Susan Collins, Brett Kavanaugh, and Texas’s Abortion Ban

Susan Collins, Brett Kavanaugh, and Texas’s Abortion Ban

Susan Collins, Brett Kavanaugh, and Texas’s Abortion Ban

Collins cleared the way for Kavanaugh’s appointment to the Supreme Court, and Kavanaugh cleared the way for this new assault on reproductive rights.

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Susan Collins recognizes that the Texas law banning abortion after the first six weeks of a pregnancy, even in cases of rape and incest, is “extreme.” The senior senator from Maine admits that the US Supreme Court’s refusal to strike down the law—which encourages bounty hunters to sue anyone who helps a pregnant person to exercise control over their body for $10,000—is “harmful.” On Thursday, the Department of Justice filed a lawsuit against Texas, challenging the law’s constitutionality.

Yet Collins has so far failed to acknowledge that her advocacy for former President Donald Trump’s nomination of Brett Kavanaugh to serve on the court cleared the way for this new avenue of assault on reproductive rights. And, while she now says she’s supportive of legislative efforts to address the threat to abortion rights, her loyalty to Senate minority leader Mitch McConnell makes it highly unlikely that Collins will support overturning the Senate filibuster in order to codify federal protections for the right to choose.

In other words, the senator’s criticism of the court ruling rings hollow—so hollow that commentator Jennifer Rubin referred to the senator’s statement as “an appalling insult to our intelligence.” Mainers who support reproductive rights are cutting the senator no slack at this point, and neither should anyone else.

“Remember when Susan Collins said she was convinced that Brett Kavanaugh believed a woman’s right to choose was ‘settled law?’” noted novelist Stephen King, one of Maine’s most prominent citizens. “She was wrong. Women in Texas must pay the price for her gullibility.”

In the fall of 2018, Collins was in a position to prevent the appointment of Trump’s most controversial nominee on the court. Instead, she provided essential cover for Kavanaugh—assuring her fellow senators and people across the country that the former Bush administration aide would not work to undermine, let alone overturn, the Supreme Court’s 1973 Roe v. Wade decision. In so doing, as Rubin explains, Collins “did more to destroy reproductive rights than any single senator.”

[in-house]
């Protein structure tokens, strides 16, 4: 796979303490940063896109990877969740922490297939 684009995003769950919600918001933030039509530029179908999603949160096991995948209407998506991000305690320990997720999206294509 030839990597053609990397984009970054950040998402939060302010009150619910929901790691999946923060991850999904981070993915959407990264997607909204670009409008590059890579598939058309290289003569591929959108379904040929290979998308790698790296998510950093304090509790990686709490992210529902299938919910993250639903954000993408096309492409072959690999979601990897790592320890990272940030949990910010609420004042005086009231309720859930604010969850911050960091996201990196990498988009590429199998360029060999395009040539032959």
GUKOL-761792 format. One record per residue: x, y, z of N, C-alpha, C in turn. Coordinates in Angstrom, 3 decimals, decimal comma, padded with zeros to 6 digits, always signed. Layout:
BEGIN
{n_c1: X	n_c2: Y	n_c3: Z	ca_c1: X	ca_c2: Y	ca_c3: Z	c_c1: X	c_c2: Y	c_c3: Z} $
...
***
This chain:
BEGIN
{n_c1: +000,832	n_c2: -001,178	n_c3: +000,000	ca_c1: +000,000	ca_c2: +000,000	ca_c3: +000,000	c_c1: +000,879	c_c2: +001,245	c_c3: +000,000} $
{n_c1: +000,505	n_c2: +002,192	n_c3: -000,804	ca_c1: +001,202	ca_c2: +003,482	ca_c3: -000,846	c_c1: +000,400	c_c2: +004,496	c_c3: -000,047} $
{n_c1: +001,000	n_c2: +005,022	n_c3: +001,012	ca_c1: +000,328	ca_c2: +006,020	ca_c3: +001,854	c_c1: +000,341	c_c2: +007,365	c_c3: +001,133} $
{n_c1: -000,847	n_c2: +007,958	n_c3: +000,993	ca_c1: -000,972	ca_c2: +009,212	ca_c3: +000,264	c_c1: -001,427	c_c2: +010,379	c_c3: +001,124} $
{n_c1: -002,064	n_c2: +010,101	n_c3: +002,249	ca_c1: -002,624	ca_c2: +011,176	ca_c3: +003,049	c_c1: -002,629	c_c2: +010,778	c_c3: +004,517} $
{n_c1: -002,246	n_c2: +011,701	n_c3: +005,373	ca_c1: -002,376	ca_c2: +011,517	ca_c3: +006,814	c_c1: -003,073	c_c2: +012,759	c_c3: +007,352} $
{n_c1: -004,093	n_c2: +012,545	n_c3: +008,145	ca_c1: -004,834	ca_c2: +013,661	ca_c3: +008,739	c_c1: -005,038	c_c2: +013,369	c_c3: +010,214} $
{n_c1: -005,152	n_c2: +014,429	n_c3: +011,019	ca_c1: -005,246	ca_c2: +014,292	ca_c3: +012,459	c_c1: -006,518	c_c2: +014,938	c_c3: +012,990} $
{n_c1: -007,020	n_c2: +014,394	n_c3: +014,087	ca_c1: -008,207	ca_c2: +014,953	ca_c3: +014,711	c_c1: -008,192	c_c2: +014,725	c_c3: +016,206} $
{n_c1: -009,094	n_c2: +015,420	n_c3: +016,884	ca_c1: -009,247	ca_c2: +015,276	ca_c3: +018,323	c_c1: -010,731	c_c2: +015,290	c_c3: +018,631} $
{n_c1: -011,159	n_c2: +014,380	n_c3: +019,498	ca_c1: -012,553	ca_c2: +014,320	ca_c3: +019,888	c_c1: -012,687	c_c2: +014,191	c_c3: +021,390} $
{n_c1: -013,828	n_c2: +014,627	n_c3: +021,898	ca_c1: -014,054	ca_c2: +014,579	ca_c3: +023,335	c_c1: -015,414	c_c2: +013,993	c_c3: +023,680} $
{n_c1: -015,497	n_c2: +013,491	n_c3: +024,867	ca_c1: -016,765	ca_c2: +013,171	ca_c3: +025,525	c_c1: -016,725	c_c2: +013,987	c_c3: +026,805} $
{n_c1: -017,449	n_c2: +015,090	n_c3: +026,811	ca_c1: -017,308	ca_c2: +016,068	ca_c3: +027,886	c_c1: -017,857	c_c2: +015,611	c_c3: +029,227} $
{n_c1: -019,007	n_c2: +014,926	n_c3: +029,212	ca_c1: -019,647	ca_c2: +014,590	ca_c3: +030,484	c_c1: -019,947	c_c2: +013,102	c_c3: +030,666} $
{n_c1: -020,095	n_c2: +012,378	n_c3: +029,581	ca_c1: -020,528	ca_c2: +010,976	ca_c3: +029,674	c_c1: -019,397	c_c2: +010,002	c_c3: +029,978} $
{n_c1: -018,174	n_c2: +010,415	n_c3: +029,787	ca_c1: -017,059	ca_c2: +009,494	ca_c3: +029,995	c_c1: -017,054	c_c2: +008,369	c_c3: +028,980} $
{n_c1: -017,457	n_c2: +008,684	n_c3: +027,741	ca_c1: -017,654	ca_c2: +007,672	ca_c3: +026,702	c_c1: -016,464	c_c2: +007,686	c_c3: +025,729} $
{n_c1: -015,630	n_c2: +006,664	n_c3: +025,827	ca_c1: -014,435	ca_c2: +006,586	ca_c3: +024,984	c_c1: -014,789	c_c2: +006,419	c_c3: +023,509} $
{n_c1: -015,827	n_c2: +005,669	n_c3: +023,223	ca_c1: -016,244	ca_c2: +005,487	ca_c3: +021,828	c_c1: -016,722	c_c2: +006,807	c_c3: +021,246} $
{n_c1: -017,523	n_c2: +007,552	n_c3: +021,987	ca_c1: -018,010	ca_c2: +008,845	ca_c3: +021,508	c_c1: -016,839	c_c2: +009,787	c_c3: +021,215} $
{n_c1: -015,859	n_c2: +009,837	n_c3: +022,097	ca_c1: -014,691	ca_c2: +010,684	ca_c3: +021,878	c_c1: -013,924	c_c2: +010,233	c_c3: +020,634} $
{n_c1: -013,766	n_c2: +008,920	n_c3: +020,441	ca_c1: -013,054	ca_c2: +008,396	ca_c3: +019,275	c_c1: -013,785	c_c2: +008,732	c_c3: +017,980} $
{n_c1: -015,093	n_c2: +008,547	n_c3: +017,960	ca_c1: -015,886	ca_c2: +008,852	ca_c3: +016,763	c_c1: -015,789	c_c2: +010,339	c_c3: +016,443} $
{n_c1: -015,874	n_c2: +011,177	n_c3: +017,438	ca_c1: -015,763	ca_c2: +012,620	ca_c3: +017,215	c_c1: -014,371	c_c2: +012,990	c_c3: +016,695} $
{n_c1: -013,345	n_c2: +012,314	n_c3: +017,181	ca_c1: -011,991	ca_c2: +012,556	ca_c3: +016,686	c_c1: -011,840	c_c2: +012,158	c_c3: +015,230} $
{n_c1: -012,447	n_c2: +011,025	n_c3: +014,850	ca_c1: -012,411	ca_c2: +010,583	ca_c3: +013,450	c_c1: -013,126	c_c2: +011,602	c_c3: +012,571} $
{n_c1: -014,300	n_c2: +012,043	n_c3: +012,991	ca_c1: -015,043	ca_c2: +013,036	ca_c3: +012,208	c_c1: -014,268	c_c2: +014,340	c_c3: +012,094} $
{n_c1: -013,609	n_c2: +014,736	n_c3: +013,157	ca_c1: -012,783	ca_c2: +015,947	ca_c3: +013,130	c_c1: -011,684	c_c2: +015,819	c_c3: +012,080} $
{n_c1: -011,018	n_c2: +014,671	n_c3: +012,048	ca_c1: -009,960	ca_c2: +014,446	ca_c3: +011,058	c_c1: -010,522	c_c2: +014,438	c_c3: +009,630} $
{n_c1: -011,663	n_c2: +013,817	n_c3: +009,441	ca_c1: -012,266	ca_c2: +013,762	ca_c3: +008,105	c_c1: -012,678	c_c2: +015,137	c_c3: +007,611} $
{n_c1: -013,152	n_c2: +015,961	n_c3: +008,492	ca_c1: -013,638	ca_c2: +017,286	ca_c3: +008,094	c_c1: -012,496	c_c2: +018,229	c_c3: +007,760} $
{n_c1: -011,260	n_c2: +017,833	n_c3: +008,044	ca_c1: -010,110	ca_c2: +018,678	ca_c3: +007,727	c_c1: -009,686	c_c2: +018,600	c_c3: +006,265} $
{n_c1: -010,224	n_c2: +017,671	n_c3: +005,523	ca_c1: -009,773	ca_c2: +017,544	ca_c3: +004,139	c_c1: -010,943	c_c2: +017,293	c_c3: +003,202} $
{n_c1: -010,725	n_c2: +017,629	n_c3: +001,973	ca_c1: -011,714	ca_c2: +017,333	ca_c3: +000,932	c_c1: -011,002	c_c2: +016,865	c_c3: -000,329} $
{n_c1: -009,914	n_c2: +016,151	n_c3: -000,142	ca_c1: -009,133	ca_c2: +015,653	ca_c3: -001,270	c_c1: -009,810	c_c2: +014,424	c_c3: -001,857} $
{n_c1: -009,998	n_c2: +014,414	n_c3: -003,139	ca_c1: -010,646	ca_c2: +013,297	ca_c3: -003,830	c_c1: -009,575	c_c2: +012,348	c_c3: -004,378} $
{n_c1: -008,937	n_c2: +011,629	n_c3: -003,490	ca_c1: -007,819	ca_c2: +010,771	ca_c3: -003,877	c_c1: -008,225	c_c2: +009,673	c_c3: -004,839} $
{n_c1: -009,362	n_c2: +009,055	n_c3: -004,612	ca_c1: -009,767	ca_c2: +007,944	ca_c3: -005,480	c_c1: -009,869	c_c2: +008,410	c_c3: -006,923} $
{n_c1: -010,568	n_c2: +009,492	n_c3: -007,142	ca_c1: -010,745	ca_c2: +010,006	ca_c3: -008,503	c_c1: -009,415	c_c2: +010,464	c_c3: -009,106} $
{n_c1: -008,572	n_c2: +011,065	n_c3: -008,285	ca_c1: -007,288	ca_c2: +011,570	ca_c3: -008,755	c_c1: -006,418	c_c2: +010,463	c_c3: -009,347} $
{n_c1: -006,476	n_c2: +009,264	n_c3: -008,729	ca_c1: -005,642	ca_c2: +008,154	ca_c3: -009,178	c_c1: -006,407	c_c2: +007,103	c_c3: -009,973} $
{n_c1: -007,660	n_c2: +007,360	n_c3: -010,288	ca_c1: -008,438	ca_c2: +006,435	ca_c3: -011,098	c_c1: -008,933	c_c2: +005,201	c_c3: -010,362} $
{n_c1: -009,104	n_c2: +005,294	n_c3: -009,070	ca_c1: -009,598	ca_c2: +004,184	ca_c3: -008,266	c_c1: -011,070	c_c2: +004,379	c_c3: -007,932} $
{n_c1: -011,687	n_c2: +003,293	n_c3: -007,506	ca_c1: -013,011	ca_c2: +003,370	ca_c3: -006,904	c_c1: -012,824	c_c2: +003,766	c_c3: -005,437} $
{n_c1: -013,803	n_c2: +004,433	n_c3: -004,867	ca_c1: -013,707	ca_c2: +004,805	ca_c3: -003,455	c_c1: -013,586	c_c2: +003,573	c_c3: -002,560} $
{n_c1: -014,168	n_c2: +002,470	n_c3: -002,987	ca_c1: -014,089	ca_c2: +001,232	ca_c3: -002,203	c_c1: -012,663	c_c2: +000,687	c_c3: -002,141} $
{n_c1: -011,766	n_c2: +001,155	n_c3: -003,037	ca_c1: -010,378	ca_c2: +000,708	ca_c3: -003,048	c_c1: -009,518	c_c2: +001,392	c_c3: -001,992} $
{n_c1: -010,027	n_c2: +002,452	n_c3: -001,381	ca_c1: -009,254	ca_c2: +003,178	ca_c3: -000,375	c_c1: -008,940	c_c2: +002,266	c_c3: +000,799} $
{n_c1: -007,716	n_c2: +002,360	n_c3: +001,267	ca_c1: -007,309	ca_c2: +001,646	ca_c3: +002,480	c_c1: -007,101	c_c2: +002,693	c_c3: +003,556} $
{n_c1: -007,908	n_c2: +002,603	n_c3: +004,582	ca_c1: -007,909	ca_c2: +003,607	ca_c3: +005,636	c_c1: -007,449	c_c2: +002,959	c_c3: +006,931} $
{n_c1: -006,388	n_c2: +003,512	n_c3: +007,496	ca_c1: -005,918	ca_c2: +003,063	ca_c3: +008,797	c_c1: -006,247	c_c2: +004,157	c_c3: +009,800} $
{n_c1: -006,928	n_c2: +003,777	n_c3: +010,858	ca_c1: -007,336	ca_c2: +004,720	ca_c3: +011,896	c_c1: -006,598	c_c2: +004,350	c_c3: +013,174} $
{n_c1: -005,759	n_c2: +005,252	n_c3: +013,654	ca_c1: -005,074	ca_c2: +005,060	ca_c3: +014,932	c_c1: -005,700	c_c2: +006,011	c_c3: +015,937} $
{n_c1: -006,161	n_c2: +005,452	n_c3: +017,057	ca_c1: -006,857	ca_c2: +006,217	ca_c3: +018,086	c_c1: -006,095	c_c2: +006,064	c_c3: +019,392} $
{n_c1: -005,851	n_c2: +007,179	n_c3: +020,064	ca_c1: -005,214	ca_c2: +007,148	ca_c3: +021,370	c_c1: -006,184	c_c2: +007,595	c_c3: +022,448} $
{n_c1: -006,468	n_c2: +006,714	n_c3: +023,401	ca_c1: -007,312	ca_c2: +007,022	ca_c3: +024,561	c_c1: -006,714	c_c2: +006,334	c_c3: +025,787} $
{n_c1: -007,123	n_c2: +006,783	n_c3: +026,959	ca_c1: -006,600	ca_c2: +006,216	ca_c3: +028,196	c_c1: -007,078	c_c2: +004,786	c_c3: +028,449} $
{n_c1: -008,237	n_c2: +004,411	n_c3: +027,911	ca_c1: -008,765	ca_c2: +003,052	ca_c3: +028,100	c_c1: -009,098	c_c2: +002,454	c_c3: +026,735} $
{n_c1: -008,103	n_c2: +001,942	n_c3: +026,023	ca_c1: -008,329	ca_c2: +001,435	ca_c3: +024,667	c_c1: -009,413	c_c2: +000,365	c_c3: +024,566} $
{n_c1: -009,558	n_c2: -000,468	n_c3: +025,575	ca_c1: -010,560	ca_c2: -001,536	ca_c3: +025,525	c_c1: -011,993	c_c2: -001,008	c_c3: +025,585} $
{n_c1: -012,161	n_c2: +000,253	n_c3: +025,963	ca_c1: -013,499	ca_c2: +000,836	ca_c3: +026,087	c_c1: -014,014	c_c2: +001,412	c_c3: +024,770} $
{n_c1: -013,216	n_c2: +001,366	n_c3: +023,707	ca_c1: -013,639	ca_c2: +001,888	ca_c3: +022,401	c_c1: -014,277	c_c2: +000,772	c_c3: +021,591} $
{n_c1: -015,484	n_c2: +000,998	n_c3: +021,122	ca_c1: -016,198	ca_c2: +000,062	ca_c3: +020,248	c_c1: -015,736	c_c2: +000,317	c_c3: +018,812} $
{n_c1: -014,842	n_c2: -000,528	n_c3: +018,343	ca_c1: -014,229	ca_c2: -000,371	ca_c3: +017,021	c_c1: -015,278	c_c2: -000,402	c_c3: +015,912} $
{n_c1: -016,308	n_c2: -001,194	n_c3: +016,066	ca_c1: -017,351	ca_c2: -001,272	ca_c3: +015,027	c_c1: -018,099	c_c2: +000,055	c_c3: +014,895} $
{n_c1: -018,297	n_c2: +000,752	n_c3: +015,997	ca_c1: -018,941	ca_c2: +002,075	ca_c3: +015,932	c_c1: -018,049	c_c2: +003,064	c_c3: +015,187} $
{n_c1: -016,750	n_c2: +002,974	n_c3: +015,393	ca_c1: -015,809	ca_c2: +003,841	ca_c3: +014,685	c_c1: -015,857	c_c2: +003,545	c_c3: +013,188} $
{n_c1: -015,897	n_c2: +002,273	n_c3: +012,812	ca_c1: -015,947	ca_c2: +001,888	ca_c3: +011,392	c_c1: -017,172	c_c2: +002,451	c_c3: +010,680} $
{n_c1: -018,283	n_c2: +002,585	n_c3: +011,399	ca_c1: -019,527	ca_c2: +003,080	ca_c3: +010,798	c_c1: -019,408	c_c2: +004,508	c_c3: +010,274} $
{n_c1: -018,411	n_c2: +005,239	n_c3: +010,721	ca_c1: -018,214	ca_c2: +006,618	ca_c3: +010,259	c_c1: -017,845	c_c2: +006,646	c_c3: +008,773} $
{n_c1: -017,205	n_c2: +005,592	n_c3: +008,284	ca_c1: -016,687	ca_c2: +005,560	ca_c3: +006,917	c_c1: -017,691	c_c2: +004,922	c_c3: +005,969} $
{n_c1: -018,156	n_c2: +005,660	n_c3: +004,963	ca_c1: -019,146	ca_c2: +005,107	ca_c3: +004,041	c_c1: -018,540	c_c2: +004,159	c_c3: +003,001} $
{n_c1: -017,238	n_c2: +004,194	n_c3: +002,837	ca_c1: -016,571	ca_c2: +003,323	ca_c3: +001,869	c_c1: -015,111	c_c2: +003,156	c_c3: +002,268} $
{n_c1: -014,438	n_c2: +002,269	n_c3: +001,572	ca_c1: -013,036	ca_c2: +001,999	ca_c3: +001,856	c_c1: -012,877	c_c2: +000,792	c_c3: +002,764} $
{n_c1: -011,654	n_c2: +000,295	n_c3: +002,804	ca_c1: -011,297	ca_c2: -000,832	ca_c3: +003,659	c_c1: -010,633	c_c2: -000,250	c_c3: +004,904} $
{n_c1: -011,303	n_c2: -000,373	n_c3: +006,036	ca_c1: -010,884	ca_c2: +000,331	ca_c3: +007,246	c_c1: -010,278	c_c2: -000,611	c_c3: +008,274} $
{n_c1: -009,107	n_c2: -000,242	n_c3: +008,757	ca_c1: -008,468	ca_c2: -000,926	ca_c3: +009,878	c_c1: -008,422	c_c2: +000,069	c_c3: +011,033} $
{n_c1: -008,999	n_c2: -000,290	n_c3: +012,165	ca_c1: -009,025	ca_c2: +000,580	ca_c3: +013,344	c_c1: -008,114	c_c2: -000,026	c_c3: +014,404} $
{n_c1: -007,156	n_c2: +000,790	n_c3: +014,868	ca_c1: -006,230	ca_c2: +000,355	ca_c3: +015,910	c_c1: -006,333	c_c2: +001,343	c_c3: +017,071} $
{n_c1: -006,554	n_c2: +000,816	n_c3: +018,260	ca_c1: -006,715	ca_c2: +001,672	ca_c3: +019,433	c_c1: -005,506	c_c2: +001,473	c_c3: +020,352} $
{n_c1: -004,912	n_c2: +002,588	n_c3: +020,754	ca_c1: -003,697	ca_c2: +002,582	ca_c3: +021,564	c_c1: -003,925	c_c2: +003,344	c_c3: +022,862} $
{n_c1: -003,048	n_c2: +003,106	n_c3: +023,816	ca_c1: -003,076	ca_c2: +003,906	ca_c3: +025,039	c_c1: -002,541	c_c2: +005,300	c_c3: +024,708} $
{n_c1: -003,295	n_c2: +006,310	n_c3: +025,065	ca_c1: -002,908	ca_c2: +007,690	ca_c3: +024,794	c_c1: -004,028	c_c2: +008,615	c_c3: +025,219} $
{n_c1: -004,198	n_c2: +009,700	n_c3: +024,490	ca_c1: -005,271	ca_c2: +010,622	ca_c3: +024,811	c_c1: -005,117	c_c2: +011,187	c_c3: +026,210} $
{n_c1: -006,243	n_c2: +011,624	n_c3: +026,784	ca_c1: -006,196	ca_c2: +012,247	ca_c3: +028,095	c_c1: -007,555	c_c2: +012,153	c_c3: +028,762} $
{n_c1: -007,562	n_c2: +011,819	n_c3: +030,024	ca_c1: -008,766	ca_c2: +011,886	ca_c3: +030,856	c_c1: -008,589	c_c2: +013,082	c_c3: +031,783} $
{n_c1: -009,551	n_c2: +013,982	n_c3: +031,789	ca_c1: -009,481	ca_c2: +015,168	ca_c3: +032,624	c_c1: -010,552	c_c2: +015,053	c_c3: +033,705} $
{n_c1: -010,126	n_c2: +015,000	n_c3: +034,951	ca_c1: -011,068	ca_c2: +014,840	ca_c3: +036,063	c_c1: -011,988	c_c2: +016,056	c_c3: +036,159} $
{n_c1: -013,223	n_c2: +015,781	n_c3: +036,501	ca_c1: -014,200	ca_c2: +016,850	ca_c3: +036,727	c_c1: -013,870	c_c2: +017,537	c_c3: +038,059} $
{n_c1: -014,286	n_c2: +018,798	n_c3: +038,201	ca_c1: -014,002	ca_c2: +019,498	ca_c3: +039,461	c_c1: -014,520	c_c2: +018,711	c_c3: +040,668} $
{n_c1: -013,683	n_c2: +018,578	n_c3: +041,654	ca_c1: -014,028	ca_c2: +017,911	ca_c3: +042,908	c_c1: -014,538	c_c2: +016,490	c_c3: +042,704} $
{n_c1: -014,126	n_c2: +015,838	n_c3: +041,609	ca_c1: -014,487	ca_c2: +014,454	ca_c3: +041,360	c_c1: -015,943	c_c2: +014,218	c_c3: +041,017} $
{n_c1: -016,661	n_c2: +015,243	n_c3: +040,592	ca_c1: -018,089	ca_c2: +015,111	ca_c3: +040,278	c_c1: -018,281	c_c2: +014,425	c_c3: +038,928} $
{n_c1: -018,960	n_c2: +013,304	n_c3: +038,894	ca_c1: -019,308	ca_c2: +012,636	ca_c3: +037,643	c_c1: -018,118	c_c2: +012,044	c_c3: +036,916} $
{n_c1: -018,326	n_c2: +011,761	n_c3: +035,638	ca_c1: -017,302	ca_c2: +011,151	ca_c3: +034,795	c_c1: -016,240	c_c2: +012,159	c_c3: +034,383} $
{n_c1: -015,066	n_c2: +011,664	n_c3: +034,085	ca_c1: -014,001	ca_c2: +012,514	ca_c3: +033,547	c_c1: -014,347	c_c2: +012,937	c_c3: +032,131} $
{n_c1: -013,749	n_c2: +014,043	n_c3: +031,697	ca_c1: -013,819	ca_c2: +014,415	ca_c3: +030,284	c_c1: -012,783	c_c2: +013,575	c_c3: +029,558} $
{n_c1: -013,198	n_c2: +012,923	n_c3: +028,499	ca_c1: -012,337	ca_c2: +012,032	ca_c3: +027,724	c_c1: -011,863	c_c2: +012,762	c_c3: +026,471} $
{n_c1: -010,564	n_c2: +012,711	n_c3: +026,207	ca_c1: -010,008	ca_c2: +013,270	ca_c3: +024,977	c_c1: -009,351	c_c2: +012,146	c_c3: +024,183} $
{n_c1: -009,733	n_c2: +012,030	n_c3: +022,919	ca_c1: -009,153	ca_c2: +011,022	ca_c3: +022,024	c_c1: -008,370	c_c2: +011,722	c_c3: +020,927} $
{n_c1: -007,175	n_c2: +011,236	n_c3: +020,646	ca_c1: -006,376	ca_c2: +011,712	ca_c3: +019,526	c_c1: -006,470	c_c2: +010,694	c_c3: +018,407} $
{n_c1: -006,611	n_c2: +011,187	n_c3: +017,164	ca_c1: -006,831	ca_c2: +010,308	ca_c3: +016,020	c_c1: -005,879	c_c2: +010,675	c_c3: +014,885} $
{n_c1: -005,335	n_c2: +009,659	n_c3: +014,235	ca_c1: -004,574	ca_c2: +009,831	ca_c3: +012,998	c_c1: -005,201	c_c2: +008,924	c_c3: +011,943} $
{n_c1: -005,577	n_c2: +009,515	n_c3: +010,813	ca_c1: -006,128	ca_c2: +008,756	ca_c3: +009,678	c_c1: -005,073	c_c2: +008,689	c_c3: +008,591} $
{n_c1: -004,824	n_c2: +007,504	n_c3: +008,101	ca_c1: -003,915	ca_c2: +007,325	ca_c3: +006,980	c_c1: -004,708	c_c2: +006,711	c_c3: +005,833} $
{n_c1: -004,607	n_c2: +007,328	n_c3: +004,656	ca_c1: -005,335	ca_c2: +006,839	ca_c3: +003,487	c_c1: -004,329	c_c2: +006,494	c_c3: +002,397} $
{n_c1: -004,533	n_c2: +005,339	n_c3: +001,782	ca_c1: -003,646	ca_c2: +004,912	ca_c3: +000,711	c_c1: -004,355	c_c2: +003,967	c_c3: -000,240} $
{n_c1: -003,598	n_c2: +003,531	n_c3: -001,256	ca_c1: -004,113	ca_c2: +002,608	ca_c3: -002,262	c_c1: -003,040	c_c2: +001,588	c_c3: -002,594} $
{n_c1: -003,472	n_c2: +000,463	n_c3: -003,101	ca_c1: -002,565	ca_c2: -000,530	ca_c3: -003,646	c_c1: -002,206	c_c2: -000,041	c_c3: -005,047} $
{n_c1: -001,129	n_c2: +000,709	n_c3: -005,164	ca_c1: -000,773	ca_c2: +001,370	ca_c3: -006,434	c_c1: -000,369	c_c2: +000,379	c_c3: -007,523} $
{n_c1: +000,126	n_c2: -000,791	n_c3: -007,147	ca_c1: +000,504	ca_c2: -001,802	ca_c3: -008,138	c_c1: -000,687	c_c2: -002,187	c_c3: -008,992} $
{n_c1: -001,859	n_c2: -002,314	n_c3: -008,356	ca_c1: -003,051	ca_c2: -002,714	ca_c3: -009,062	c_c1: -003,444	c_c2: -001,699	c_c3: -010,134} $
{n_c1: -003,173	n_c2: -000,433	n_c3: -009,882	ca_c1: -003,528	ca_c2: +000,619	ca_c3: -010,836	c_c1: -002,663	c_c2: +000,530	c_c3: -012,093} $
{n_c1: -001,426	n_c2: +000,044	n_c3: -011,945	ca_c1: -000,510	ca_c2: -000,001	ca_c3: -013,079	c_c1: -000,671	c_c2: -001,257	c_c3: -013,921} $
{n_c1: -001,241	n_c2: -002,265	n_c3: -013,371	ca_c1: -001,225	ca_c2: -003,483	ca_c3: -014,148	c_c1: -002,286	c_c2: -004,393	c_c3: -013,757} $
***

As one of the few remaining self-proclaimed supporters of a pregnant person’s right to choose in the congressional caucuses of the Republican Party, Collins was identified as a critical swing vote on the Kavanaugh nomination. She met with the nominee for two hours and emerged as Kavanaugh’s most important defender. Collins vouched for the nominee, even after California college professor Christine Blasey Ford testified that Kavanaugh had assaulted her when they were high school students.

“We talked about whether he considered Roe to be settled law,” Collins announced after her meeting with Kavanaugh. “He said that he agreed with what Justice Roberts said at his nomination hearing, in which he said that it was settled law.”

Critics argued at the time that Collins was being naïve, or cynical, or perhaps both, with regard to Kavanaugh, whose record as a social-conservative was well established. But her pronouncement shored up support for the nominee at a point when at least some Republicans—along with West Virginia Democrat Joe Manchin—were wavering on whether to vote to confirm Kavanaugh. In the end, Manchin joined Collins and every Republican except Alaska’s Lisa Murkowski in backing the 50-48 vote to put Trump’s nominee on the high court.

Despite Collins’s assurances, Kavanaugh did not respect Roe’s precedent.

Last week, Collins tried to cover for herself with a mendacious statement. “I’ve cast votes on seven of the nine justices on the Supreme Court. Of those I’ve voted to confirm, three voted with the majority and three voted with the minority,” she said. The senator noted that she voted against confirming Justice Amy Coney Barrett, who joined the majority in the Texas case. But the one she might well have stopped was Brett Kavanaugh.

“These are Susan Collins’s judges and therefore her legacy; she will forever be the U.S. Senator who deliberately misled a nation and her constituents in a 43-minute self-righteous Senate floor speech where she asserted that she believed Brett M. Kavanaugh’s commitment to settled law and condemned the advocacy of scared and committed constituents,” says Marie Follayttar, the director and cofounder of Mainers for Accountable Leadership.

No matter how she covers her tracks now, no matter what she says about the extremism of the Texas decision, Collins cannot be allowed to casually escape responsibility for her actions. With her defenses of Kavanaugh and her critical vote to confirm him, says Follayttar, the senator “led us to the point where our bodily autonomy and foundational rights are at risk and where pregnant Texans risk a gun toting bounty hunter coming after them and their families for having an abortion.”

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